‘Tis (Not) The Season

Reprinted with permission from The Odyssey Online


Stop living for the next season or holiday, and remember to live in the now.

Another summer has flashed by. Summer is my favorite time. Contrary to popular opinion, I love hot weather and blazing sunshine. I love green and growing things, summer sunrises, and spending time outside. I despise, loathe, and abhor winter, along with every other synonym you can think of. January is a detestable month, filled with windy gray days and depressing landscapes of brown. I spend the entirety of winter balled up in one giant muscle cramp, desperately trying to keep warm and battling what I suspect is a raging case of Seasonal Affective Disorder.

As much as I hate winter, however, I do my very best to not wish it away. It has its good points, though they be few. Winter is a wonderful time to catch up on reading. The comfort food of winter time is superb; I adore soups of all kinds and make some at least once a week. For a little while, before the chore of it becomes burdensome, I enjoy building a fire in the fireplace, listening to the logs crackle and soaking up the unique warmth that a fire provides. Much of it wears thin within a few weeks, but still, I do not hurry spring.

Have you noticed our society has a habit of hurrying the seasons along? It worries me, to be frank. How can anyone enjoy the now, when we are constantly being bombarded with what is to come? My kids went back to school in mid-August, and there were Halloween decorations on the aisle adjacent to the school supplies. What the hell kind of bizzaro world are we living in? I love Halloween, but I do not want to be contemplating costumes while sipping a margarita next to the pool. It makes no sense. I’m not saying we should not look forward to things. I’m saying we should do it with more presence in the now.

It is barely Labor Day and already my news feeds on social media are crammed with Christmas countdowns. Seriously, people, this is not necessary. One holiday at a time! Just because retailers have lost their collective minds does not mean we all should as well. Halloween will be “over” long before the actual holiday arrives, and Thanksgiving will be next on the chopping block. Before you even sit down to your yearly feast it will be full-tilt to Christmas, and on December 26 it will be time for Valentine’s Day. I’m exhausted just thinking about it.

This all worries me because the trend I see is that most people today have no idea how to be happy with their lives now, as they are today. There is a sense that the next season, the next holiday, the next celebration will be The One To Fix Everything. The sense that this summer we will have that perfect beach body and everyone will ooh and ahh and we will, at last, have body confidence. The sense that this Halloween we will have the most amazing costume ever and be the belle of the ball. The sense that this Thanksgiving the family will get along marvelously, and that all the old hurts and grudges will be forgiven. The sense that this Christmas we will all be able to give and receive the perfect gifts, and at last we will achieve the inner peace that Christmas is supposed to be about.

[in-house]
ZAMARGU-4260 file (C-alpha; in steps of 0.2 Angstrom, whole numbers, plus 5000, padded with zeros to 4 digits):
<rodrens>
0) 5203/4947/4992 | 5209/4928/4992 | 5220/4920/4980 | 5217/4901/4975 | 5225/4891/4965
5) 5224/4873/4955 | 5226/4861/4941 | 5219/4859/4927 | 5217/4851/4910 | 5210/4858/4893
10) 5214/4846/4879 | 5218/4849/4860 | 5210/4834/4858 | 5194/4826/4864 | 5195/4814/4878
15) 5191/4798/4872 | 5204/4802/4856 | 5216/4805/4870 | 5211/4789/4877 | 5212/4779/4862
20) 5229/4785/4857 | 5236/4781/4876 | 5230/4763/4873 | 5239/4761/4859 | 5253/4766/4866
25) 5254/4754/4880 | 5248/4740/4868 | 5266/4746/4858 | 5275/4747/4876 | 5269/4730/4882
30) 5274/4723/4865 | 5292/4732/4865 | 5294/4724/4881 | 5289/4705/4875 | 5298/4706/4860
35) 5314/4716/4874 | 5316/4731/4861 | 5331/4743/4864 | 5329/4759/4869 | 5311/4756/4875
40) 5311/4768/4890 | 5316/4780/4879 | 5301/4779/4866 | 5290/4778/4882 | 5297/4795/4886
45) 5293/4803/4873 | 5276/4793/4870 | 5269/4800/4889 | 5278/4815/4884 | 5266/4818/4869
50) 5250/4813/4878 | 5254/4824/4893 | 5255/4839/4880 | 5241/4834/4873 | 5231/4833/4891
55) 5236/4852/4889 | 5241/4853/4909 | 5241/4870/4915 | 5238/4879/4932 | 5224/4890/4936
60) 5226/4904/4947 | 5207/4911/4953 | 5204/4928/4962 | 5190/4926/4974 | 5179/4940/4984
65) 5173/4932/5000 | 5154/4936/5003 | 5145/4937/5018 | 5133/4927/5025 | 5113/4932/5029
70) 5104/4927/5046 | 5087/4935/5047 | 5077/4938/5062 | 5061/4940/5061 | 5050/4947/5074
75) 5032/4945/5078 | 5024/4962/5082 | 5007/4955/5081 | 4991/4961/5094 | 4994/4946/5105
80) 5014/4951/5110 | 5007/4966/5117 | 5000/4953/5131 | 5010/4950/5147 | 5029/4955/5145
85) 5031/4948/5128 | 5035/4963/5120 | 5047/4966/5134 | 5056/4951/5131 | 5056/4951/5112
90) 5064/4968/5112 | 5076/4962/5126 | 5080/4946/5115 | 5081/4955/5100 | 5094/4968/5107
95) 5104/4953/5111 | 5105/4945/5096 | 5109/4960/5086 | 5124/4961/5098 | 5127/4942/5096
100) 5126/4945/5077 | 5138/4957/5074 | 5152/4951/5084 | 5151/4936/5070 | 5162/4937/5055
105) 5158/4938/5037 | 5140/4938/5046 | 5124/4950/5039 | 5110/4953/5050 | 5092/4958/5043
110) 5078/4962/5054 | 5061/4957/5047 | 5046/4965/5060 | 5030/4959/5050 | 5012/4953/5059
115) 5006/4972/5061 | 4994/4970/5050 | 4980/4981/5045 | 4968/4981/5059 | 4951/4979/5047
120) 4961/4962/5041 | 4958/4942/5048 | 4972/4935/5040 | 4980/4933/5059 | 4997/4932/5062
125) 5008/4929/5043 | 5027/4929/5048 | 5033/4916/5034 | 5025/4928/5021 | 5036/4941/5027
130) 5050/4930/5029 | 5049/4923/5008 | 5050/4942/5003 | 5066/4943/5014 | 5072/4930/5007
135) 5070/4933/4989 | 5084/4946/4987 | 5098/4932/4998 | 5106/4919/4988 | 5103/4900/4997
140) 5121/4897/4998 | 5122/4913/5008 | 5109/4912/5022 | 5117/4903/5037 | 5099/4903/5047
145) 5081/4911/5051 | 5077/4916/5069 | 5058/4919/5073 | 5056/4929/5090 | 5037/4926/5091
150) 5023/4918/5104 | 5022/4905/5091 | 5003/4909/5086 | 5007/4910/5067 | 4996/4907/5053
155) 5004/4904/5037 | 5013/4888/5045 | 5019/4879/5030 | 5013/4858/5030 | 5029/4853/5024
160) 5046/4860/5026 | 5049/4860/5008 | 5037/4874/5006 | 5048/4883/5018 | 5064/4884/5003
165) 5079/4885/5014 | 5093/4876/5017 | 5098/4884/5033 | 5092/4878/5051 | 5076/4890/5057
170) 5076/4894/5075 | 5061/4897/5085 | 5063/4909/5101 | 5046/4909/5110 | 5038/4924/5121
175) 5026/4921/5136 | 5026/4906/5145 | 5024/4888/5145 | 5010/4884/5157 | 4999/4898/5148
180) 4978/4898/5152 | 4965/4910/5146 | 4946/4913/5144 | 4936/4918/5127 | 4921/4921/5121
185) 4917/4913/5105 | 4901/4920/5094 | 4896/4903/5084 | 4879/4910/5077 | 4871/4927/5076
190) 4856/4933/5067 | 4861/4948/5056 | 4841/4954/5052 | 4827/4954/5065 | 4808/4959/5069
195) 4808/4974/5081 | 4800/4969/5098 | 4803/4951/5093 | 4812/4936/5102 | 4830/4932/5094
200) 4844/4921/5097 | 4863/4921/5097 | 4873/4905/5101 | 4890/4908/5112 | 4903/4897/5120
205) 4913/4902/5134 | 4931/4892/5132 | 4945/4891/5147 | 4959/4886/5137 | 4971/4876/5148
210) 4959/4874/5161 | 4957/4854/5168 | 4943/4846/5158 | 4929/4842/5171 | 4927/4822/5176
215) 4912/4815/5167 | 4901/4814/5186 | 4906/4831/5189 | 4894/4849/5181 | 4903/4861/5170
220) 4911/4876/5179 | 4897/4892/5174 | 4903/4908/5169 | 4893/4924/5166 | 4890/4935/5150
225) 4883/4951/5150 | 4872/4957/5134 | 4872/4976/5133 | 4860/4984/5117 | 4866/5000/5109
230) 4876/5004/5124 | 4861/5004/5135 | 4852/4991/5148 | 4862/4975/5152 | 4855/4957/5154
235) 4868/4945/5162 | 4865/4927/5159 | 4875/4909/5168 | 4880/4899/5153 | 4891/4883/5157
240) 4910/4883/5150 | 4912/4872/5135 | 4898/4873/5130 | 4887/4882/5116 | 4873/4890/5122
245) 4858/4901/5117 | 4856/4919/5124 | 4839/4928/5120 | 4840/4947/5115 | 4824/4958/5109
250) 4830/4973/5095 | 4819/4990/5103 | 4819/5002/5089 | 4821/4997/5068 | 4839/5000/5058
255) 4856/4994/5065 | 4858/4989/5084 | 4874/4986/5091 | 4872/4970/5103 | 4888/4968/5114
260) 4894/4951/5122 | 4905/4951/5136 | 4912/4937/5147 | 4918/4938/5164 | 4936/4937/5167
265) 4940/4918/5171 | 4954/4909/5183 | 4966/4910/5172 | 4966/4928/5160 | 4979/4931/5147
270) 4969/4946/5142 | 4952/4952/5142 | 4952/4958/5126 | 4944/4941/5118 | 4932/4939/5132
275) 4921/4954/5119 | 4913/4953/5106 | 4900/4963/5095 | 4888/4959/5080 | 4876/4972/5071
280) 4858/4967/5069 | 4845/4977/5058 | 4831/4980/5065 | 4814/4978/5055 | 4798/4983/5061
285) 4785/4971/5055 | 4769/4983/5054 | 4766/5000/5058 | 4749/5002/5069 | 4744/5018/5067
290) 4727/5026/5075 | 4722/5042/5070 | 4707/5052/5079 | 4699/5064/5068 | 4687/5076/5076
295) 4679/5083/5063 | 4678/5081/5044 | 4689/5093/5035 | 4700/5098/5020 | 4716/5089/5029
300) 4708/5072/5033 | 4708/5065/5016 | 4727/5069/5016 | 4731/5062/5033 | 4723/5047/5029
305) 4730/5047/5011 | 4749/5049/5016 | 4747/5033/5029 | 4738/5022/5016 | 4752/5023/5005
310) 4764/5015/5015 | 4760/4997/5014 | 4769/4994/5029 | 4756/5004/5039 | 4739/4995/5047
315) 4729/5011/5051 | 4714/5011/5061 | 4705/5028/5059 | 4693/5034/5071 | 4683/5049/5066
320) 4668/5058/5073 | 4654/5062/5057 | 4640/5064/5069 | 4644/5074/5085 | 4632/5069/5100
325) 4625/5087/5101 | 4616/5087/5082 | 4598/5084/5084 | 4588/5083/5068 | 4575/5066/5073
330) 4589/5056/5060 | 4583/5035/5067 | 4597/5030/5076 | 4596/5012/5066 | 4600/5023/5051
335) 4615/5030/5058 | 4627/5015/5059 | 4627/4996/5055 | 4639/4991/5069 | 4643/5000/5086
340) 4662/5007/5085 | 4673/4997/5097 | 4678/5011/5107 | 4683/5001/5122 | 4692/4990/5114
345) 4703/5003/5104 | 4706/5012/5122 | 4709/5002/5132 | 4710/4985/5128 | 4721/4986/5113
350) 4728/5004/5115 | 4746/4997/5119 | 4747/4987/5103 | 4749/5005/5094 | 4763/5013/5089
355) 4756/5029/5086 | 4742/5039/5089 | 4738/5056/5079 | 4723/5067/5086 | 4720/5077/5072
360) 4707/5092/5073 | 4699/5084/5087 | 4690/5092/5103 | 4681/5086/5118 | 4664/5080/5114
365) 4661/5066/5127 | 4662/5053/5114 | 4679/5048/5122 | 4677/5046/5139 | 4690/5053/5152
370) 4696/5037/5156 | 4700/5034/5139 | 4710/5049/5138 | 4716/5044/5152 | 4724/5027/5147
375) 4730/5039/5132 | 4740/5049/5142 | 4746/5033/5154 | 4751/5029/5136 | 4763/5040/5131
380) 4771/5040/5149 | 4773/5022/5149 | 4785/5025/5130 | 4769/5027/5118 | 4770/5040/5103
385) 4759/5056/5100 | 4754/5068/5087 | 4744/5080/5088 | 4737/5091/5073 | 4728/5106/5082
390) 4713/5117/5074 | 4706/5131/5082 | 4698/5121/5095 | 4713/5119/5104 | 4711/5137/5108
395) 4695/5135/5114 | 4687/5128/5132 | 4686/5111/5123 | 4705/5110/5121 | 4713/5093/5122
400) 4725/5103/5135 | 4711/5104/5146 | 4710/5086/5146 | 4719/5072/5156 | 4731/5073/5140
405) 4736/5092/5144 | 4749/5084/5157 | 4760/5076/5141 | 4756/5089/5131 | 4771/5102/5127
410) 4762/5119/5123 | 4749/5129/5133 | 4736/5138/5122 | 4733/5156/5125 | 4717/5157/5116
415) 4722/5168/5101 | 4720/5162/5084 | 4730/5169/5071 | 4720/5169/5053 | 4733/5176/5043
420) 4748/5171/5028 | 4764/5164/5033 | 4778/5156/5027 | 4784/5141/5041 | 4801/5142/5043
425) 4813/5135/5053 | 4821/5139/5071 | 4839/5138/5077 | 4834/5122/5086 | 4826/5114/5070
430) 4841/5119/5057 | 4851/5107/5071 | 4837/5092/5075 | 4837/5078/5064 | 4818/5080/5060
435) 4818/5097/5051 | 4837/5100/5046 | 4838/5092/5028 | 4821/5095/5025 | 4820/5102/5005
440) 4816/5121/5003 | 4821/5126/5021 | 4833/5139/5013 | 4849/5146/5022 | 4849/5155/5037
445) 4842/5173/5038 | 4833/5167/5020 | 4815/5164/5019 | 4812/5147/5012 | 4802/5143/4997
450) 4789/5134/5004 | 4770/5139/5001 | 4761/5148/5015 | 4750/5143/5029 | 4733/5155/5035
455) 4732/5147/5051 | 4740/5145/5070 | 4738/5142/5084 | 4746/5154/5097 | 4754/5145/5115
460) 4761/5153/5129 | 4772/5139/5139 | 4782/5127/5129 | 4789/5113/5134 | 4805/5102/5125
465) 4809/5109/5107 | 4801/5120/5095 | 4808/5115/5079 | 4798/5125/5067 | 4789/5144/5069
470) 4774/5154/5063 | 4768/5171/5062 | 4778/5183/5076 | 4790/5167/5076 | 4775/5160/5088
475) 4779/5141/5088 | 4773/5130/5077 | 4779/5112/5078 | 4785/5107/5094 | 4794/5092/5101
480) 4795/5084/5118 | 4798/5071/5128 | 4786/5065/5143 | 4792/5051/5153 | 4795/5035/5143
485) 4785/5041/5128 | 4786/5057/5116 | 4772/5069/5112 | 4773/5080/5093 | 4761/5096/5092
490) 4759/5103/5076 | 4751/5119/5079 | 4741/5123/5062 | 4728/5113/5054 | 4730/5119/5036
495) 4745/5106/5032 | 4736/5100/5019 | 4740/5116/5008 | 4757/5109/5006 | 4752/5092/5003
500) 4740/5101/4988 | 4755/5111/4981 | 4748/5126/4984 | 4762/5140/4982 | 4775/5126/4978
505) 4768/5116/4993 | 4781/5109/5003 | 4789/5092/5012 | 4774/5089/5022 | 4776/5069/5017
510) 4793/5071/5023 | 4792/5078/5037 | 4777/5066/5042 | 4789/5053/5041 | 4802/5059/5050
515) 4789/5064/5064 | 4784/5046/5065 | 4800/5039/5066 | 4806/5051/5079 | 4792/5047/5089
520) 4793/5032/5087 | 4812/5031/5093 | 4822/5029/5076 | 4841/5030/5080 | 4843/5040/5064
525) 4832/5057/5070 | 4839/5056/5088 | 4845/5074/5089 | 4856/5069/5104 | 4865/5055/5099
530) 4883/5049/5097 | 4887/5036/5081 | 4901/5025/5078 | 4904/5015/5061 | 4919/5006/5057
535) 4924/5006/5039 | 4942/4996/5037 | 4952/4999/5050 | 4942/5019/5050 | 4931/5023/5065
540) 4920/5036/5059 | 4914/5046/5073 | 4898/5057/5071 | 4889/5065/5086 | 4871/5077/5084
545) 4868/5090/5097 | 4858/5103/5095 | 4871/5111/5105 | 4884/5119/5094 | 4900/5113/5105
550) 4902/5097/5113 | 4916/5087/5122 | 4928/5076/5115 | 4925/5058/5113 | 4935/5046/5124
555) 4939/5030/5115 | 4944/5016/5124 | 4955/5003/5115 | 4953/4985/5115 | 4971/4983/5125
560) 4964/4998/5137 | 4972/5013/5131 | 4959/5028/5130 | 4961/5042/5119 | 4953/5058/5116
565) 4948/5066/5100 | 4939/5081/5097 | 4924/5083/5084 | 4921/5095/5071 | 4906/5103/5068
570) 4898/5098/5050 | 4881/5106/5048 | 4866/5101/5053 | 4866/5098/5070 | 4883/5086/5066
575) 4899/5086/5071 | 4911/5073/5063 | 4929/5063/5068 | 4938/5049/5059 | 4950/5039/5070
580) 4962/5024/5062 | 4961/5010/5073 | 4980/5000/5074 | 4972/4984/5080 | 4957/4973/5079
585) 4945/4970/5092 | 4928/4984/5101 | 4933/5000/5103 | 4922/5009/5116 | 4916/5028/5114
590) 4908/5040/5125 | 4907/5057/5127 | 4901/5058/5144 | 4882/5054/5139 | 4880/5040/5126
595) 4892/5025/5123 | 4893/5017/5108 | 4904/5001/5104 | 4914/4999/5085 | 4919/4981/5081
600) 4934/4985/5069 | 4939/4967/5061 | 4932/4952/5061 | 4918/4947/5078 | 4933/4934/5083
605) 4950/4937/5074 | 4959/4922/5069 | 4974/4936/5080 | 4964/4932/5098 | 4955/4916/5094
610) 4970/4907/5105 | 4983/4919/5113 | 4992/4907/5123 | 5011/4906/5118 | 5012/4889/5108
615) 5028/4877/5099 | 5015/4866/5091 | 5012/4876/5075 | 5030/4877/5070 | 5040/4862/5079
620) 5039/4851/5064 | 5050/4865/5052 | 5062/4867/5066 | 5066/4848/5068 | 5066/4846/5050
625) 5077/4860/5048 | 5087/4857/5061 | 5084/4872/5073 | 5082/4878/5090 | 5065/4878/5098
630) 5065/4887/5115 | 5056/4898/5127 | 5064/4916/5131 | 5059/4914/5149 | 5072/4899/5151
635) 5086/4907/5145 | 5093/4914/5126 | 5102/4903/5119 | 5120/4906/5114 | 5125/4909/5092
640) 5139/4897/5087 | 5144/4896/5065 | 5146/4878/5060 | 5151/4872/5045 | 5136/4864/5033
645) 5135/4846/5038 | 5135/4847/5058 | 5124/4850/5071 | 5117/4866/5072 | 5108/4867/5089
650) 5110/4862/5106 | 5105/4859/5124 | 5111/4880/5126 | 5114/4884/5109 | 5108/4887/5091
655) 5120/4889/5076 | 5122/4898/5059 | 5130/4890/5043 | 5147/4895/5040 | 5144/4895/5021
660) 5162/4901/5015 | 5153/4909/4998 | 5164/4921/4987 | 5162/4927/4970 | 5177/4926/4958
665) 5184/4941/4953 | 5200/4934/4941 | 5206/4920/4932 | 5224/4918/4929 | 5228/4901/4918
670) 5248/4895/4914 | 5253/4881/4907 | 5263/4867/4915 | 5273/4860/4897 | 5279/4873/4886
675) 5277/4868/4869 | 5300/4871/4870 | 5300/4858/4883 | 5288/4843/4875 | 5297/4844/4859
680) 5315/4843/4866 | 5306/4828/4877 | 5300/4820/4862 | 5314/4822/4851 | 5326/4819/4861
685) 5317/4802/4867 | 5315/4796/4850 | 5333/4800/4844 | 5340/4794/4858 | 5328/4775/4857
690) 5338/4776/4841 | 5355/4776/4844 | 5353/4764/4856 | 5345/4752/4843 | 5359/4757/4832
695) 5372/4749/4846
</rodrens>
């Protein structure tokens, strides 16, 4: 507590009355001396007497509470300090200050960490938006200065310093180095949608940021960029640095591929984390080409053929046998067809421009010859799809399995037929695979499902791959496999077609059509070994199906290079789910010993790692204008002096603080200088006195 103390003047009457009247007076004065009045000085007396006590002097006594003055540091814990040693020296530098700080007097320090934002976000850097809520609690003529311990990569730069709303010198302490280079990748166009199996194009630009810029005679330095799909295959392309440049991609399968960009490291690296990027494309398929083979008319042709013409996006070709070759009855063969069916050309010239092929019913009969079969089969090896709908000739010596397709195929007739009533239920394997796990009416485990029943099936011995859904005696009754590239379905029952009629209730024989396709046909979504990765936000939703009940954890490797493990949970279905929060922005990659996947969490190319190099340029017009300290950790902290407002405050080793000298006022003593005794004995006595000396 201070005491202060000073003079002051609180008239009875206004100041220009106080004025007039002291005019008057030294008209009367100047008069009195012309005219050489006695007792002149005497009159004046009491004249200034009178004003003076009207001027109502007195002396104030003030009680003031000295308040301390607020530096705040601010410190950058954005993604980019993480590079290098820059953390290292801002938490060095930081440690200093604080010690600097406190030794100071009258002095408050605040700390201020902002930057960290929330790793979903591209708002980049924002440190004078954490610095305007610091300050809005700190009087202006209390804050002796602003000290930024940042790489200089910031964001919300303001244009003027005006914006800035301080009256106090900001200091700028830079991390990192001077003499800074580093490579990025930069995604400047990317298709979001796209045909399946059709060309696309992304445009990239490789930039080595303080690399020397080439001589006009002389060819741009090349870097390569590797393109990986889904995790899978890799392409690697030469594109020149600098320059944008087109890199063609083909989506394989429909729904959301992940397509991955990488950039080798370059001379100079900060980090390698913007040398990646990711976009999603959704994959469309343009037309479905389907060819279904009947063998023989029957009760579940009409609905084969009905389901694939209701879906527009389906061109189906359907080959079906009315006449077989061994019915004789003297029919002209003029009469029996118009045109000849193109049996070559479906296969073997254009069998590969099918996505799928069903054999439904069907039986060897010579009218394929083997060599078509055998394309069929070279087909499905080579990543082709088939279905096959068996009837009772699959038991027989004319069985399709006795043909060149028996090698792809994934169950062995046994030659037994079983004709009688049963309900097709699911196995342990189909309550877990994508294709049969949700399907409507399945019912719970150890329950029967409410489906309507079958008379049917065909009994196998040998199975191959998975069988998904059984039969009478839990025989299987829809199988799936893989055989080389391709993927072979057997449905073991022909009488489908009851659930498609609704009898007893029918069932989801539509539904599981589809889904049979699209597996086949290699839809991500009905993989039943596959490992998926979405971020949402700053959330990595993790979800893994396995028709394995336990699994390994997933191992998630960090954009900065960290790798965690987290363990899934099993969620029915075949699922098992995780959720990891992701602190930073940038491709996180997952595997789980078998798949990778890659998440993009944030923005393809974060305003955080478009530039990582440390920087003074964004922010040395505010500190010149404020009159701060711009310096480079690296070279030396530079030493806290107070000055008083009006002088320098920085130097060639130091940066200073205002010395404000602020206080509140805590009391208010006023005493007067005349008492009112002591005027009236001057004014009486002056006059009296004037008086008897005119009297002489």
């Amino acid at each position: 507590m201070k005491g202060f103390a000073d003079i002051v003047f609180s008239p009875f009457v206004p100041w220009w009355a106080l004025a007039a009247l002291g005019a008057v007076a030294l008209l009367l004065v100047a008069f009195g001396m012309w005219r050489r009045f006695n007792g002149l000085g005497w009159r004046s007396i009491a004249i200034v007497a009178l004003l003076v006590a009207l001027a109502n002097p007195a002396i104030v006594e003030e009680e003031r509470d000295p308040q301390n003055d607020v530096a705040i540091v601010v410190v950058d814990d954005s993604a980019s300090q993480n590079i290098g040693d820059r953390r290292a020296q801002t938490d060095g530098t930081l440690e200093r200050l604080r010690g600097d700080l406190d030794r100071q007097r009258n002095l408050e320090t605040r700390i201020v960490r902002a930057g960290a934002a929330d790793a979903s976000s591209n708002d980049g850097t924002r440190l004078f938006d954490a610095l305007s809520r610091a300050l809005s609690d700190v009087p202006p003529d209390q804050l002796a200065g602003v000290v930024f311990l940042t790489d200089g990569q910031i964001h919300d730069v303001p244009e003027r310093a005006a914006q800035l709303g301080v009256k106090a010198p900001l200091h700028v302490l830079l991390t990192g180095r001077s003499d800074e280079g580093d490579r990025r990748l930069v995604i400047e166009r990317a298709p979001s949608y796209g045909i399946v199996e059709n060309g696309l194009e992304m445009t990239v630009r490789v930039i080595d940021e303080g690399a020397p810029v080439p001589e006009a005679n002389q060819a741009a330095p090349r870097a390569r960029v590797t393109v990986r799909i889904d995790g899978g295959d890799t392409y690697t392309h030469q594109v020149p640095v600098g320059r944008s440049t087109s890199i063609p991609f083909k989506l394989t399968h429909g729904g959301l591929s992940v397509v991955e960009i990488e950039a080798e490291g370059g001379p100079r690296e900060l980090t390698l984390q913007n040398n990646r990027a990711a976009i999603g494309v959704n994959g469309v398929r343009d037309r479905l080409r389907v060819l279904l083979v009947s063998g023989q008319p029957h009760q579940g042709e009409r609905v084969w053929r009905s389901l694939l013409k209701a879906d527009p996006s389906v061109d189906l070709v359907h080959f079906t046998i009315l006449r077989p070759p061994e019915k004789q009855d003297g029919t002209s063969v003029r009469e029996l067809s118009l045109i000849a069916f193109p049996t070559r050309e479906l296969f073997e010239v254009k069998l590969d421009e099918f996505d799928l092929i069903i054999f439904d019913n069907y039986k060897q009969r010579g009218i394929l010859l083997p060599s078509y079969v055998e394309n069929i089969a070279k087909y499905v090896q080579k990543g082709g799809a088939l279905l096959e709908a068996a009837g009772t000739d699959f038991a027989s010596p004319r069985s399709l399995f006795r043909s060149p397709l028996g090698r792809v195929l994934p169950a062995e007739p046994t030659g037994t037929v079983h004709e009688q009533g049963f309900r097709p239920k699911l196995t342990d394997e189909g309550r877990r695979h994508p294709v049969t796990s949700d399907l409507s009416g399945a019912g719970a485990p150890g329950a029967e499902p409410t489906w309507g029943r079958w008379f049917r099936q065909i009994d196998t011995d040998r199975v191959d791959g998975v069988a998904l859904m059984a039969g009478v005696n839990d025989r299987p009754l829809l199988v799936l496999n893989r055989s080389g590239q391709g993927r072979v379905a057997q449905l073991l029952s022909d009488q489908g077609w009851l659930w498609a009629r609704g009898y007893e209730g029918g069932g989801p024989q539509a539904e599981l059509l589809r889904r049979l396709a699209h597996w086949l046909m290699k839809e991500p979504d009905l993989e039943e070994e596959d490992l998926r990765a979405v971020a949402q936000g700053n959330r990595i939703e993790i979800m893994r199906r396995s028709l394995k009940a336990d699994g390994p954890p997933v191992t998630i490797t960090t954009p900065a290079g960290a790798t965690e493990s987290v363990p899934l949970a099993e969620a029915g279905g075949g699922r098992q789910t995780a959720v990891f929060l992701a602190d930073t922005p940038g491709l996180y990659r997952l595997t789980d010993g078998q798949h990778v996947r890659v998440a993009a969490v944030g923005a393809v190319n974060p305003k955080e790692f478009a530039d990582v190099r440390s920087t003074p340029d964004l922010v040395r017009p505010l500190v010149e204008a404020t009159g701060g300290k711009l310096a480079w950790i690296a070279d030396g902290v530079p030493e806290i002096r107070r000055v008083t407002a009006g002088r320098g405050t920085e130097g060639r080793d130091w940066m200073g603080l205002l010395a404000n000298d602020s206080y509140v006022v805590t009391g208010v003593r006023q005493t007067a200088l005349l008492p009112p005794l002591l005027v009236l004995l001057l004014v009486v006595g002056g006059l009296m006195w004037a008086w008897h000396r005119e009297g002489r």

This is far too much burden to be placing on any season. Because what we end up finding out when that season or holiday finally arrives, is that we are still who we are. We still have the same cellulite, the same hurt feelings, the same flaws that we have had all year long. We have forgotten how to love ourselves, forgive ourselves, or accept ourselves. We place expectations on a season to magically fix the things that we should be working on, regardless of what a calendar says. We have forgotten how to live in the now.

Now is the only time we have. Yes, we can and should look forward. But looking forward too far, placing too many expectations on a season, is setting ourselves up for disappointment. No Christmas can live up to the Norman Rockwell expectations that we carry. Looking forward is good; planning is necessary to a peaceful and ordered life. Looking back is good; learning from our failures and successes is also necessary to a peaceful and ordered life. But NOW is where we live. Now is the time that matters. If we do not confront our issues, needs, problems, and quandaries in the now, they will only follow us to the next season. And shoving them along down the calendar does nothing to resolve them.

Much of this is driven by retail. They know exactly how to tap into our insecurities and neuroses. They have whole corporate departments devoted to sussing out our weaknesses and exploiting them. This is why Walmart will have a trailer full of Easter candy parked behind the store before Christmas arrives. This is why we see bikinis in the stores next to Valentine’s Day items. They do not dare waste a moment’s time forcing the next season down our throat. They are fully cognizant of FOMO – Fear Of Missing Out. They know what a huge driver this is to a populace that has forgotten how to live in the now.

Resist the urge, my friends. Resist the message that we should be looking months down the road for perfection, rather than doing our best to be happy in the imperfect now. Use the now to work on the things you fear, or are angry about, or that make you afraid. Because working on those things now will only improve the seasons to come. Most of all, enjoy the now because the future can be snatched away from us at literally any moment. I have sadly discovered this, on far too many occasions, in a very personal way.

The now is all we have. Live it.

-by Julie Jones
Family Jules

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